Just for an example the first mini scenario in Sian there are at least three different plot hooks leading to the scenario, and they can even ignore the whole thing without it ruining the campaign, then there are at least four different ways to get to the conclusion, and at least two different ways to resolve it.

Chapters 3 to 5 can be done in any order.

Heck Chapter 2 has suggestions for if the investigators don't bother to get involved in the Campaign at all and go back to Peking or wherever the originate from.

Where are you getting the idea the players are railroaded at any point? It seems at least as open as any of the previous large CoC campaigns (more so than a lot of CoC campaigns I've seen), Orient Express is on literal railroads following a timetable and it is viewed as a classic.
Customer avatar
November 02, 2020 3:22 am UTC
"This campaign is unplayable as it stands." I don't know man. Your "review" seems a little overwrought. It doesn't seem like you've ever picked up a Chaosium Call of Cthulhu book before. I expect a lot of historical, cultural and social information from their books, with the caveat that it's in the service of a fictional game. In other words, I'm not going to cite it in an academic paper, but I'll certainly feel more knowledgeable about the subject area after I'm done.
Customer avatar
Oliver K November 03, 2020 1:52 pm UTC
Given my own impression of CoC campaigns, what is considered a classic in CoC is often... not very good compared to other RPGs, even in the Cthulhu genre.

I find the original poster's comments helpful, I usually get more out of outright criticism than from the people who defend something. Because I have seen people defend things I really disliked because of an emotional attachment to a system or whatever that I didn't share.

That said, I will also consider what you said about the non-railroadiness of the campaign. That is good to know and definitely more detailed than the usual responses to criticism, thank you for the effort of answering in detail.
Customer avatar
Melvin S November 04, 2020 9:57 am UTC
There is a real problem with the involvement of investigators. Investigators really have no reason to do what they are asked to do. And the author is aware of this, since the campaign includes several inserts that explain how to deal with investigators who do not feel involved and who do not want to do what they are asked to do (change people," "resume the campaign once the cataclysm has occurred).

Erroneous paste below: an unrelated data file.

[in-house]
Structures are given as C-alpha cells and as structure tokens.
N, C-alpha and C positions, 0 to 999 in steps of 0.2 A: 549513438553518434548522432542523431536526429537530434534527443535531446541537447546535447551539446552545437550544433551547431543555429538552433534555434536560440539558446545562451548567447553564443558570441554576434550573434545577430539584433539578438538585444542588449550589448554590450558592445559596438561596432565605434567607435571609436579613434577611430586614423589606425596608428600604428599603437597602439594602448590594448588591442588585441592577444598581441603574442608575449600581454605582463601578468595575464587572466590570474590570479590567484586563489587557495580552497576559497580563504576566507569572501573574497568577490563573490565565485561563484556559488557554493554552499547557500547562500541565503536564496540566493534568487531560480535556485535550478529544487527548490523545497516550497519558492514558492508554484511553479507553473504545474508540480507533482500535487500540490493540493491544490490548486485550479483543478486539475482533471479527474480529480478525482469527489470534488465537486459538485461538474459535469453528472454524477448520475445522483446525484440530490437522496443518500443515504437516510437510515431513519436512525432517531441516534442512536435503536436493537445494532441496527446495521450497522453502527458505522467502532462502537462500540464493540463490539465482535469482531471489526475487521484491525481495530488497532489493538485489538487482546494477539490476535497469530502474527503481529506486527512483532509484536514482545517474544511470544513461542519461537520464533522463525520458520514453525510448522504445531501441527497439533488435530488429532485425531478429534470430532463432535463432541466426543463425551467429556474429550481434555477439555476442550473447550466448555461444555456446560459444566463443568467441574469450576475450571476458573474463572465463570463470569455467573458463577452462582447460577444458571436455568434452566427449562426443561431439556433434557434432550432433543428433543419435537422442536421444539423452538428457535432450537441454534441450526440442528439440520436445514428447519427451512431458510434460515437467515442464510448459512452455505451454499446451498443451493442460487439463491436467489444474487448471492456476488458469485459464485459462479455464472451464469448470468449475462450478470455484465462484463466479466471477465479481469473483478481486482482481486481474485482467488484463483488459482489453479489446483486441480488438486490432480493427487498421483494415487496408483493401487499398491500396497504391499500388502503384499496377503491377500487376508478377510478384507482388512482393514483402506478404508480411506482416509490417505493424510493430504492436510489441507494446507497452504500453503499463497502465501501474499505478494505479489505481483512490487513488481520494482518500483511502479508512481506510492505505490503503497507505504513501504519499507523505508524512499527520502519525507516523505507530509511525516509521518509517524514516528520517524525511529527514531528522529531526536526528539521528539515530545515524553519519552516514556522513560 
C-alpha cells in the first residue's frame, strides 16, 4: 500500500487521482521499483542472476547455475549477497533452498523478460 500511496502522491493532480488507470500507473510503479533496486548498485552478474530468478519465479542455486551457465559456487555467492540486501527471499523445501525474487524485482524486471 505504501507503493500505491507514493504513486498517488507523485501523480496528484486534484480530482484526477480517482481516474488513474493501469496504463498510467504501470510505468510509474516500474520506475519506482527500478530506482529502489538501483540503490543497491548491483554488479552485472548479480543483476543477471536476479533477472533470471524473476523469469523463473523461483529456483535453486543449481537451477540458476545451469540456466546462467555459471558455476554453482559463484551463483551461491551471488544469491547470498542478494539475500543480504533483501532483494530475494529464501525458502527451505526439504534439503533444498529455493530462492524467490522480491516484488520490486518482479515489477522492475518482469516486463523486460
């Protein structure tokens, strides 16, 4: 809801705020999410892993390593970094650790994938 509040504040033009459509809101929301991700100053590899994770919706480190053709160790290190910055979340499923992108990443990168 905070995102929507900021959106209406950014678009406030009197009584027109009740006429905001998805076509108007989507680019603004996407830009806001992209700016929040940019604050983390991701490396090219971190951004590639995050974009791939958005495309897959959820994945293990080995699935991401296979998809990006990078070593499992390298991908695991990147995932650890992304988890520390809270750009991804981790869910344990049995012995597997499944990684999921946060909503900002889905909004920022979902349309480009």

The first chapter is superfluous, since it does not even create a cohesive group with sufficient motivation to ensure that players do not ask the question during the campaign "why would my character agree to do this". In addition, all the information provided in Chapter 1 can be acquired later. In other words, this chapter does not fulfill the purpose of a scenario for the introduction of a major campaign.

The so-called freedom to do chapters 3 to 5 in any order one wants is in fact a misery hiding place. It's a hunt to reconstitute an artifact, a quest that is given by a rather...See more
Customer avatar
Hilmar P November 13, 2020 11:41 pm UTC
"There is a real problem with the involvement of investigators"
This is the original sin of any scenario, and especially for a campaign.
Interesting discussion, very helpful. I can only speak about the intro chapter, and lamentably the criticism of it is quite true. While the setting is fascinating and worked out in great detail, the intro scenario per se does not deliver...
Customer avatar
Christopher J October 26, 2020 8:36 pm UTC
PURCHASER
So far I'm loving it. One small detail that I really appreciate (and it makes me a super nerd, I'm sure) is using the old school Chinese names for locations as they appeared in the 1920s and then followed up by the proper pinyin. As someone who speaks Chinese, I find this pretty cool and it makes it easier for me to know what some of the words actually are (let's face it, the Wade-Giles pinyin system or whatever system China used in the 1920 sucked massively for native English speakers.)
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Product Information
Copper seller
Author(s)
Pages
414
ISBN
978-1-56882-387-4
Publisher Stock #
CHA23173-PDF
File Size:
376.02 MB
Format
Original electronic
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File Last Updated:
November 24, 2020
This title was added to our catalog on October 24, 2020.